Wednesday, June 19, 2019

Full bloom at the Summer Solstice!

There are many aspects of my new job as an Innkeeper that I’ve been enjoying, but none as much as the awakening of the garden and how it seems to be in sync with the awakening of the Hamptons.

When we arrived in early April, there wasn’t much visible life in the gardens outside my window. I felt the same way when I went out to explore the villages and hamlets that make up the Hamptons. I was surprised to find quiet streets, shuttered storefronts and farmstands that seemed to be abandoned. Thank goodness most of the wineries were alive and kicking!

Having lived in the Colorado Rockies for the past eight years, part of the reason Ralph and I took this assignment was to spend some time on the East coast again and meet wonderfully
interesting people. We also wanted to experience a change of scenery and have some fun with the Hamptons “scene.”

We didn’t have to wait long before we spotted Alan Alda dining at Bistro Ete, a small, French-inspired dining spot in Water Mill. We’ve marked our calendars to attend the annual Artists and Writers Celebrity Softball Game in East Hampton, hoping to get a glimpse of Alec Baldwin and Bill Clinton while they slug it out to benefit local organizations that provide vital human services to the East End. And there’s nothing stressful that can happen in a day that taking a walk on Cooper’s Beach can’t cure, so the salty air has been a calming balm on our busy days.

In the meantime, like the area itself, the garden has sprung into full bloom. The roses made their appearance last week, following several weeks of multicolored iris, alliums, azaleas, and peonies! And our vegetable garden is producing much that we're using in our healthy breakfasts, including asparagus, swiss chard, and lots of herbs. Bliss!

When we’re not watching others engage in playing sports, Ralph and I are fiercely competitive with each other playing ping pong. So when we learned that the 324 Lounge in East Hampton was hosting ping pong parties every Friday night, we got really excited. We’re used to playing in our cold and damp garage in Colorado, so upgrading to a chic, hip, hot spot in the Hamptons is an exciting night out for us! Loser buys lobster rolls at Bostwick's on the Harbor!

Between hosting guests from around the world and exploring our new surroundings, the time is flying and it’s hard to believe we’re almost halfway through our season with A Butler’s Manor.

Looking forward to meeting and sharing our Hamptons fun and experiences with you at A Butler's Manor, our Southampton bed and breakfast...and your home in the Hamptons!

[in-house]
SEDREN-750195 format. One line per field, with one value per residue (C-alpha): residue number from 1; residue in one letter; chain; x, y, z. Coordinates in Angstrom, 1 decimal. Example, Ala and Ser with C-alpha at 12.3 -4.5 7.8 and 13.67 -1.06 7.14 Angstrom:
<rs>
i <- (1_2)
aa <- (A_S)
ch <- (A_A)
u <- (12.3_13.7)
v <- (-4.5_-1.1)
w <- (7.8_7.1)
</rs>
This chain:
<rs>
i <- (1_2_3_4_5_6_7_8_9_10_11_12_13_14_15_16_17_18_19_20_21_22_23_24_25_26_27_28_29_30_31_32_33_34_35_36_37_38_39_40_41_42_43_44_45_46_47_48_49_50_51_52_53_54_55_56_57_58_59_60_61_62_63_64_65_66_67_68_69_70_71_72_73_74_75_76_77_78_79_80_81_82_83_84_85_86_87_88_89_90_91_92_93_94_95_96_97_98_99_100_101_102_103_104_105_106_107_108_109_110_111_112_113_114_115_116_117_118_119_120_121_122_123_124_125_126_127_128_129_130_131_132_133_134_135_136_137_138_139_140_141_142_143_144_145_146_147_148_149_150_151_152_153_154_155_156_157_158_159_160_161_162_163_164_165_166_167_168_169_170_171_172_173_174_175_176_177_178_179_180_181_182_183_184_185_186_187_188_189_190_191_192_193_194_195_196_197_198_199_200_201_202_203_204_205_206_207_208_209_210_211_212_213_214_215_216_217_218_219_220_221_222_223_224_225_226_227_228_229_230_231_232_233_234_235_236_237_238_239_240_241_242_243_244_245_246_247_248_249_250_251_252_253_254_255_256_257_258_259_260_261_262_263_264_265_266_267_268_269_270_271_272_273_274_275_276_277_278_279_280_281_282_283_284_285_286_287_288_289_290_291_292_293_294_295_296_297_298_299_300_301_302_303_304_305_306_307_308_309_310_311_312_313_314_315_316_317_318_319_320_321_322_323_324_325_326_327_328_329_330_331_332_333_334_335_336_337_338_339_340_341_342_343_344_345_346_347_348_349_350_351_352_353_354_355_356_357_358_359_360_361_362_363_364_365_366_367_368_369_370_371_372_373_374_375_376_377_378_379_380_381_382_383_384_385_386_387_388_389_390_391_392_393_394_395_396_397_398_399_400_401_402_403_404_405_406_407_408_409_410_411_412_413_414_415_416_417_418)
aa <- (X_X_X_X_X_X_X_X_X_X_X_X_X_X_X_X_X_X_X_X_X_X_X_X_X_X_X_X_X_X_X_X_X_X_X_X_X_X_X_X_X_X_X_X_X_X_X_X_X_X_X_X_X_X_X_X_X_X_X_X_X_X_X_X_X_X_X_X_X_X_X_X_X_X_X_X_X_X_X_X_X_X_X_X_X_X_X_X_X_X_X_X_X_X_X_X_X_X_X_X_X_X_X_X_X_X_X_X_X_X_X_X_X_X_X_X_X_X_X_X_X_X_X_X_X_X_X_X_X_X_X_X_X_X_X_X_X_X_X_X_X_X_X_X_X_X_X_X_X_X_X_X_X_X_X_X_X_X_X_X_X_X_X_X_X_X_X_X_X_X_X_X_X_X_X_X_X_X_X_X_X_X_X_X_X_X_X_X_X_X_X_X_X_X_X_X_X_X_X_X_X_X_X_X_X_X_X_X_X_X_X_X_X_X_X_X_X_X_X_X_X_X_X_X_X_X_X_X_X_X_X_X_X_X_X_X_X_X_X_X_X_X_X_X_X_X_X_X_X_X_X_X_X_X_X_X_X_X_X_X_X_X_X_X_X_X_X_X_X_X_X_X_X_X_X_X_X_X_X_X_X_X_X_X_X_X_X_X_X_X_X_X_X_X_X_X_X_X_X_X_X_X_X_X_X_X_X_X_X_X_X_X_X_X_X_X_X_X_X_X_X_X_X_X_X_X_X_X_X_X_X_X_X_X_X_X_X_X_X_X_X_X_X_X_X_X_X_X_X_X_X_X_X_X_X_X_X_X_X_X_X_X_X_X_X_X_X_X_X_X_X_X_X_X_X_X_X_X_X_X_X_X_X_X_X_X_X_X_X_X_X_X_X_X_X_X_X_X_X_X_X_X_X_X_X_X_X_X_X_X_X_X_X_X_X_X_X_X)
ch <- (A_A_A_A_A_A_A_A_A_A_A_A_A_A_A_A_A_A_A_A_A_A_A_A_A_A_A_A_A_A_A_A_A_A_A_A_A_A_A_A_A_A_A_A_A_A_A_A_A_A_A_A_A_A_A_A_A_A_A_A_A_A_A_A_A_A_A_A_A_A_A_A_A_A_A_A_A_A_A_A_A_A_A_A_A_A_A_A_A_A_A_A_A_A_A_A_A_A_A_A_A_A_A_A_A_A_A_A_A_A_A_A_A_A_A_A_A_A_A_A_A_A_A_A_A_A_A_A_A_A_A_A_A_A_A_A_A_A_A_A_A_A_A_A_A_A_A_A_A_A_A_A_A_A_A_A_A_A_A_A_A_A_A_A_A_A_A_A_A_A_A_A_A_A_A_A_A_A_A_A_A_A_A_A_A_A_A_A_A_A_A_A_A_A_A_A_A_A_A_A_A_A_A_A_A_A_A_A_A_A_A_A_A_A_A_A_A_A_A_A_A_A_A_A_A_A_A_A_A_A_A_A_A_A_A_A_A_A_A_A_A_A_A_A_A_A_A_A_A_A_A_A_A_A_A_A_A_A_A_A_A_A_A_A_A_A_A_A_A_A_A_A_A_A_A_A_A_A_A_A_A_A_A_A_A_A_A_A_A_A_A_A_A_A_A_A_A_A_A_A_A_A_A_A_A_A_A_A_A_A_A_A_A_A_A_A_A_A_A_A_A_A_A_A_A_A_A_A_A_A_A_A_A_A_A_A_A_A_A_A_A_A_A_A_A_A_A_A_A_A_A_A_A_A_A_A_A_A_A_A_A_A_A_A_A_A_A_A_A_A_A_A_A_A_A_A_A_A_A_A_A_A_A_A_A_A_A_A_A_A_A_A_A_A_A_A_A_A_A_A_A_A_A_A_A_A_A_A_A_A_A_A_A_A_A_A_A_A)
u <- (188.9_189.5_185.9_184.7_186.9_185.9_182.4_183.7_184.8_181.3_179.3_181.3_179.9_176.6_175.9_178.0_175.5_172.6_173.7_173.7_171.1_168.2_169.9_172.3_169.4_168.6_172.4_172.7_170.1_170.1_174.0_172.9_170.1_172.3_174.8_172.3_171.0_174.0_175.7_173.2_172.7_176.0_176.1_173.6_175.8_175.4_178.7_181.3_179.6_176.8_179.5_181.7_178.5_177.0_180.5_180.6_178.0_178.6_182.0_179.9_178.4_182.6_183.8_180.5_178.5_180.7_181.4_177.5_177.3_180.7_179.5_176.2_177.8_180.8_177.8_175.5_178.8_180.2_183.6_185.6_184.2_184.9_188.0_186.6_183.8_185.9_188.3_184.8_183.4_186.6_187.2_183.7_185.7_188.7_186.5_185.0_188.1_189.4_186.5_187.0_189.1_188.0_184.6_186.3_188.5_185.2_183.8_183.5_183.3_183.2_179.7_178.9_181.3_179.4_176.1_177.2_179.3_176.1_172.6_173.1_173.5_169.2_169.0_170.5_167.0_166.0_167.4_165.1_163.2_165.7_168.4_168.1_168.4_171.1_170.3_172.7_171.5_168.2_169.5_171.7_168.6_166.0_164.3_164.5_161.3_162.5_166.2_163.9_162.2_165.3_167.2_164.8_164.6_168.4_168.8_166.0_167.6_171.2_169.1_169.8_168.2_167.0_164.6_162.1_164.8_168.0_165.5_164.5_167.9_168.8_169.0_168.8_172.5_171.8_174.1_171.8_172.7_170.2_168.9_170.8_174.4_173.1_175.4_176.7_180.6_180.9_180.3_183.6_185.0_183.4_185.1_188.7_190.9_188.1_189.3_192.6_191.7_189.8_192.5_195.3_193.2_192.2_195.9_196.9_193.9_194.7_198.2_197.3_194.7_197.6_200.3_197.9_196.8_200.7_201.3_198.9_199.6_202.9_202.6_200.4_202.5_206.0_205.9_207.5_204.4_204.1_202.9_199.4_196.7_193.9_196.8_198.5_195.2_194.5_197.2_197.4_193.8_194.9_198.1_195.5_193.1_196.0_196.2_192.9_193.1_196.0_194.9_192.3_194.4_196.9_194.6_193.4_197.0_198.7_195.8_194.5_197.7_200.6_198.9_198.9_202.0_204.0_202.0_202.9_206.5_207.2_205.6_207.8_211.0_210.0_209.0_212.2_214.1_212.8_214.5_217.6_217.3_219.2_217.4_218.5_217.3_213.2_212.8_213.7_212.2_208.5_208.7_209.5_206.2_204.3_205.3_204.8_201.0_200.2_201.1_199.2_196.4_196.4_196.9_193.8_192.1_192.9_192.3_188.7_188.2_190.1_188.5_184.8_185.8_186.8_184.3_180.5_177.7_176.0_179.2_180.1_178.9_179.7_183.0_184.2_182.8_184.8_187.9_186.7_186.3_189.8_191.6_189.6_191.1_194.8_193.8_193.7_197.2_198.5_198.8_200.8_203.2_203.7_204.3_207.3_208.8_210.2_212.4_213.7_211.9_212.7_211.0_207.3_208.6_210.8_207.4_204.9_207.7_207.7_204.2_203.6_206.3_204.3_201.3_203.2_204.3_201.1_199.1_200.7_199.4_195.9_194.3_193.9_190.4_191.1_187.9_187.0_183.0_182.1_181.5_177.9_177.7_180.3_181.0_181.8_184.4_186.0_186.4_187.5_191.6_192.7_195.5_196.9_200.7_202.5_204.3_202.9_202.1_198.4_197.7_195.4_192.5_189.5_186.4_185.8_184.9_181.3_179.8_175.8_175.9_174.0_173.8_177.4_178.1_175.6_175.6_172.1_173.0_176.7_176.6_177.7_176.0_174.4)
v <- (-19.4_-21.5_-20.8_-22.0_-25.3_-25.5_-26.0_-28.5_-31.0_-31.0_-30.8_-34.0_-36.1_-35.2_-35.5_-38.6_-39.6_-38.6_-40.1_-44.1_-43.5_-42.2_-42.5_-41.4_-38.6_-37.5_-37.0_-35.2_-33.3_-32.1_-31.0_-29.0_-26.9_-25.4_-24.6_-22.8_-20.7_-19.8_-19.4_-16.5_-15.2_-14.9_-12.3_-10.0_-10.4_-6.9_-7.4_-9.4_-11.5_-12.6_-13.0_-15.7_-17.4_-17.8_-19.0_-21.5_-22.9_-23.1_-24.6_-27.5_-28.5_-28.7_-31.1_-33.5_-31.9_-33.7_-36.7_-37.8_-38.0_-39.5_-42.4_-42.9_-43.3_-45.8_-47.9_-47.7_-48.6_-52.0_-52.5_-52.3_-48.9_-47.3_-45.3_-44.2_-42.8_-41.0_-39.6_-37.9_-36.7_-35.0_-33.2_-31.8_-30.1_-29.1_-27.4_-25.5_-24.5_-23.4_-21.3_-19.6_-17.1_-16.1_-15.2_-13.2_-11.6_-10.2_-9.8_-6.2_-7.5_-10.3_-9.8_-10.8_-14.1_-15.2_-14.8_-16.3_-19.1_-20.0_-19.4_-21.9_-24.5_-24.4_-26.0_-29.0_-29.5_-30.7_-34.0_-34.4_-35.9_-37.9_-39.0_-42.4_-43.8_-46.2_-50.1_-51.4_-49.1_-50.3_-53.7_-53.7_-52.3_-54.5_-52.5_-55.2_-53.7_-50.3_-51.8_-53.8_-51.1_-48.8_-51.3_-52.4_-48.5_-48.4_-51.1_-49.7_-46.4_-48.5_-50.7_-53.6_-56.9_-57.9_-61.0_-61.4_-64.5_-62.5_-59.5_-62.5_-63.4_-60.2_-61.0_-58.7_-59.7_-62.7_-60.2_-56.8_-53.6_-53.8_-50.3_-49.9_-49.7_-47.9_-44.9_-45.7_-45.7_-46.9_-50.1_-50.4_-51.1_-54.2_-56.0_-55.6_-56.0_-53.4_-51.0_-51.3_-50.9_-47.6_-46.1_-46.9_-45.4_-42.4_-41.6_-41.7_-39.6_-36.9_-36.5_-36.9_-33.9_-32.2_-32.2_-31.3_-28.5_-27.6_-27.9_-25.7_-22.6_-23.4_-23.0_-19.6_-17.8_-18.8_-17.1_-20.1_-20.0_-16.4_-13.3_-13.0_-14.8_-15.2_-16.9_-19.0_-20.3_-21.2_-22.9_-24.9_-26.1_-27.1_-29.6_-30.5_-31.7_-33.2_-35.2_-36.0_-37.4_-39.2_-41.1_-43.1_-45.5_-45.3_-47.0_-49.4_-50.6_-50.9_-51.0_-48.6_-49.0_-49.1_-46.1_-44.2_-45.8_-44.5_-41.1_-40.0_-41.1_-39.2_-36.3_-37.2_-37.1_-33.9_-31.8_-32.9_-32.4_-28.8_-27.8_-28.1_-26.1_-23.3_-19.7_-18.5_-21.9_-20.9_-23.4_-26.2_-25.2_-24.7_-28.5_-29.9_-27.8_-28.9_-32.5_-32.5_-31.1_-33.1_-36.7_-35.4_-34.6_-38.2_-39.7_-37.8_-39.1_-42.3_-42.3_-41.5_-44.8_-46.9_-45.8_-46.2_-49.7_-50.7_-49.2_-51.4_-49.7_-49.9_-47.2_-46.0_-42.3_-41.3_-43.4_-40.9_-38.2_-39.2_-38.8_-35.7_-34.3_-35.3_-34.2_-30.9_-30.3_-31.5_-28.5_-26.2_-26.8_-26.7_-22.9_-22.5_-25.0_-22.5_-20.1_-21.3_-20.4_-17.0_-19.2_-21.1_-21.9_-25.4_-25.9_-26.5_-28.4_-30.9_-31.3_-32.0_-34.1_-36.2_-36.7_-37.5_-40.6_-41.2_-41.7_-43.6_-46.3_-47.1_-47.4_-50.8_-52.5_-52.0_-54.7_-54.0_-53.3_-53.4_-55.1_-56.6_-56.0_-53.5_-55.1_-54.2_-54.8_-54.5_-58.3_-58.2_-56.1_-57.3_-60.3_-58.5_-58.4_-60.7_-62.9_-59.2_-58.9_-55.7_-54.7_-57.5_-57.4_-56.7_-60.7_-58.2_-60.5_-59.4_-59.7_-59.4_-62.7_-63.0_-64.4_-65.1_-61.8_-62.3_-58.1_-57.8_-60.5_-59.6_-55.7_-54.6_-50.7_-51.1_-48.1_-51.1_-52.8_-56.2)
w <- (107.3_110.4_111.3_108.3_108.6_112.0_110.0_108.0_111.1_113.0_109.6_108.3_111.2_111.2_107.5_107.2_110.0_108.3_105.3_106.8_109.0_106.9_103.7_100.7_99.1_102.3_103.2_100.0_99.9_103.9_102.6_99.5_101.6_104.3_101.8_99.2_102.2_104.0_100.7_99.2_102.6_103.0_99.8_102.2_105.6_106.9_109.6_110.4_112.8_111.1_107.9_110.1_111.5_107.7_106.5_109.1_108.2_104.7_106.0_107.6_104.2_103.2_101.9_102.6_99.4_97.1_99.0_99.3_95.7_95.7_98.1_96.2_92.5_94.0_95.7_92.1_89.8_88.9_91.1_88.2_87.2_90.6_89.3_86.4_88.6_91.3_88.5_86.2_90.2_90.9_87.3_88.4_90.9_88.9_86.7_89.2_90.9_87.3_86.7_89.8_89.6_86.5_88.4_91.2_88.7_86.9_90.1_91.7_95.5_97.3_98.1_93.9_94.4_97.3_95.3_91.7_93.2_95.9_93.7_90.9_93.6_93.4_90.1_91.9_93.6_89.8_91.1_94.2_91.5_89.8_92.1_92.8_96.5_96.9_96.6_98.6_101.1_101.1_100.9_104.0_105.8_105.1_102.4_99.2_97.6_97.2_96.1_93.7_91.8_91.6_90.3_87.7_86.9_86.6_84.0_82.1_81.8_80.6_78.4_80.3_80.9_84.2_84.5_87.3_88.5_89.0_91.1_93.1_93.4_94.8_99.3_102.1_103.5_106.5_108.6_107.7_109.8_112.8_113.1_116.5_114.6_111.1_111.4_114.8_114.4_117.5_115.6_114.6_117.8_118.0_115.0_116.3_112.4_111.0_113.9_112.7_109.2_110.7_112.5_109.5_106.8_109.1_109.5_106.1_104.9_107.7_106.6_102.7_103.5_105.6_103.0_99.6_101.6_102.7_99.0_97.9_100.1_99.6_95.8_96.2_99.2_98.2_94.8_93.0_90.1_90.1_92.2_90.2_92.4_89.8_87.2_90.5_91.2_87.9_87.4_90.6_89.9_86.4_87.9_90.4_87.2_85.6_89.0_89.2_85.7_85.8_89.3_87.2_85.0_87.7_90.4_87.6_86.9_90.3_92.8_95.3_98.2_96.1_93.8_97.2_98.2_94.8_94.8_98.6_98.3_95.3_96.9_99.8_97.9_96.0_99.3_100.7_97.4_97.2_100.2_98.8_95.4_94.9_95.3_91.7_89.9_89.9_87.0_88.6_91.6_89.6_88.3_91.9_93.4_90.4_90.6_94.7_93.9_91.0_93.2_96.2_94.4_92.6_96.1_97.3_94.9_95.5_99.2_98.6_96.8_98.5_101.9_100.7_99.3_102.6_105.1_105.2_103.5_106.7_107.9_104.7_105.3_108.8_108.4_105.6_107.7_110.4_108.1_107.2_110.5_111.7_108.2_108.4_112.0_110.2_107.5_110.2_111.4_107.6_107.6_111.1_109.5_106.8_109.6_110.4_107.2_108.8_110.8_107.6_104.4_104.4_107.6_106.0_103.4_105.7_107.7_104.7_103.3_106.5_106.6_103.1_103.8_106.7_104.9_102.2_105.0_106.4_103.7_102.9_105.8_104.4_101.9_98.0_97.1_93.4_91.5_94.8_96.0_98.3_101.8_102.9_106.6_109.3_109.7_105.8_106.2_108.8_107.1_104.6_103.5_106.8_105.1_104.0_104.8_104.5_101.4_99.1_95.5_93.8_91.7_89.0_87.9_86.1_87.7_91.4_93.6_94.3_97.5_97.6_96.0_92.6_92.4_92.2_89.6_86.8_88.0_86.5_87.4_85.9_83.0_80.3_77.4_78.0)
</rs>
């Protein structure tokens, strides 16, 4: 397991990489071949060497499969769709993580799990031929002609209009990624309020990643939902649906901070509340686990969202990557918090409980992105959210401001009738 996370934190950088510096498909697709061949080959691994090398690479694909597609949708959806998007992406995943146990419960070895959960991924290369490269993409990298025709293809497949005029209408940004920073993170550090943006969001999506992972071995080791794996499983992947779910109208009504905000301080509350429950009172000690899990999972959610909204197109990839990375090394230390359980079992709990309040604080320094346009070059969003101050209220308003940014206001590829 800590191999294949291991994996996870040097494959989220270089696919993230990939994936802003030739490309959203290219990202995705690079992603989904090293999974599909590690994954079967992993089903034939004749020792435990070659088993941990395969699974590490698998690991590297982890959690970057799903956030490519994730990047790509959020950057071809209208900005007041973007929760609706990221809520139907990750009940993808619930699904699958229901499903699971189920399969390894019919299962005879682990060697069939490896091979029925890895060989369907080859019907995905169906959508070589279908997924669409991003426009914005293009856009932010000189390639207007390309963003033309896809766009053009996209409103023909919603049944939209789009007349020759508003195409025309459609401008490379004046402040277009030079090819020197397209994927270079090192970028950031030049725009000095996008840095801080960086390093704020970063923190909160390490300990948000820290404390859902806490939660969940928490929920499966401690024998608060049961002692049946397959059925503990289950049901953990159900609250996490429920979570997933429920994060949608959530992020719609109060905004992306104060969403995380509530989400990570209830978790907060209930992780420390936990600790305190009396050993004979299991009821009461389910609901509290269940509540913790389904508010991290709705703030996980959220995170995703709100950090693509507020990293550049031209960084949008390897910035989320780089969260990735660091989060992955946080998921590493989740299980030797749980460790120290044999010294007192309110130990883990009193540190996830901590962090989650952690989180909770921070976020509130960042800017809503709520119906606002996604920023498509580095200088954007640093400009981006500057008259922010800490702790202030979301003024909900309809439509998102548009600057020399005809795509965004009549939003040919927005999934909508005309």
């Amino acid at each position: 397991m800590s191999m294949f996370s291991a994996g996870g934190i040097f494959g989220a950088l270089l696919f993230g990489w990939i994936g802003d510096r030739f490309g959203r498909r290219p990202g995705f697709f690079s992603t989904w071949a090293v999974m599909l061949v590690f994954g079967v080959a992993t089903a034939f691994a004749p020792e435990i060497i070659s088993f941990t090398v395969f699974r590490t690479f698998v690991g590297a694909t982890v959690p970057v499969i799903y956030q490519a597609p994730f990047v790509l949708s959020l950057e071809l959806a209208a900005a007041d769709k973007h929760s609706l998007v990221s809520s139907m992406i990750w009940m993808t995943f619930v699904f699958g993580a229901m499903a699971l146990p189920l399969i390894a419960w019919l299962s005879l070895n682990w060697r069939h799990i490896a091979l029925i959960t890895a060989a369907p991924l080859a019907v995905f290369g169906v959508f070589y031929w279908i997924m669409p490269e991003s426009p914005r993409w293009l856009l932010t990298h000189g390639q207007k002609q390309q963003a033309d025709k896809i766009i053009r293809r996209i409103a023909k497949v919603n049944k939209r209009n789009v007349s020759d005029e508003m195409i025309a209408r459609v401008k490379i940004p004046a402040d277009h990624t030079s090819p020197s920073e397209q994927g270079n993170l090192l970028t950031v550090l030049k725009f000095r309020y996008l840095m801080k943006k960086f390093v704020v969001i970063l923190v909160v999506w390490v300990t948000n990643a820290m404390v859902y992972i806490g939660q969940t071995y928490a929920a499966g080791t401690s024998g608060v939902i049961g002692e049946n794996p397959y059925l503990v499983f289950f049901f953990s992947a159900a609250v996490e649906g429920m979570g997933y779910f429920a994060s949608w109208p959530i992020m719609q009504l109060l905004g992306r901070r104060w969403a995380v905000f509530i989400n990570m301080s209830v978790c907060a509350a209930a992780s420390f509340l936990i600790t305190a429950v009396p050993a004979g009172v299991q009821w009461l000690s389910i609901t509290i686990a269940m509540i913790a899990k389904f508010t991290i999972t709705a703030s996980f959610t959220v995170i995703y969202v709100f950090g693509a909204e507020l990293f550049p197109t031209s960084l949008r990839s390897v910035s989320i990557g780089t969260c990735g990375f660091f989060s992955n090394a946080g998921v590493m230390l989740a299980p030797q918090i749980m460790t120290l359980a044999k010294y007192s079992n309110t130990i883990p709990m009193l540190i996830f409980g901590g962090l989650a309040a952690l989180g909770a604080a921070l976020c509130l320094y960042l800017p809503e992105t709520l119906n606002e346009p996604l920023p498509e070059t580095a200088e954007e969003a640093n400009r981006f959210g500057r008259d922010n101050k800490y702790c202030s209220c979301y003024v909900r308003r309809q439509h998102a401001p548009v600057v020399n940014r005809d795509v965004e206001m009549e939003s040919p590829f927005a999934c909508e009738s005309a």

Warmest regards,

-- Dina

Wednesday, May 8, 2019

Taking the reins!

Hi, Dina here!

Six weeks into our new experience as Innkeepers at A Butler’s Manor and Ralph and I are finally feeling as though we’re getting in our groove. We arrived on April 1st enthusiastic, energized, a little nervous and oh, so na├»ve!

Kim and Chris were handing their “baby” over to us. Their pride and joy – the spectacular English gardens that Chris is deeply devoted to, their immaculate home which they have lovingly opened to guests for the past 17 years and just as precious, the guests themselves (brand new and frequent fliers) who we planned to take care of as though they were our own family. Gulp.

First, a bit of history about how we wound up as Innkeepers for 6 months...it’s something I’ve always wanted to do (hasn’t everybody?). Ralph wasn’t quite as eager as I was, at first. An introvert by nature, he wasn’t sure how he’d fare with the constant flow of people in and out of the house and daily meet and greets, but we agreed that I’d take on the lion’s share of cooking and hosting and he’d be back of the house, managing the administrative part of our new responsibility and tinkering in the garden, keeping the grounds immaculate.

Now I often find him chatting it up with guests in front of the fire, telling stories about what it’s like to own restaurants in New York and curiously asking guests to share a bit about their lives in England, Australia, Germany, New Jersey or wherever they’re from. I notice him wandering out into the dining room offering to refill coffees, just to have an excuse to ask them about their dinner the night before. He’s a natural.
 
Together we agreed that we’ve always wanted our lives to be a series of adventures. We’ve lived up to that promise to each other, sometimes going out on a limb to help the other follow a dream. In the end, it wasn’t hard to convince him that living in the Hamptons for 6 months, hosting interesting people and being part of their Hampton’s vacation experience was going to be fun and would satisfy our craving for something new.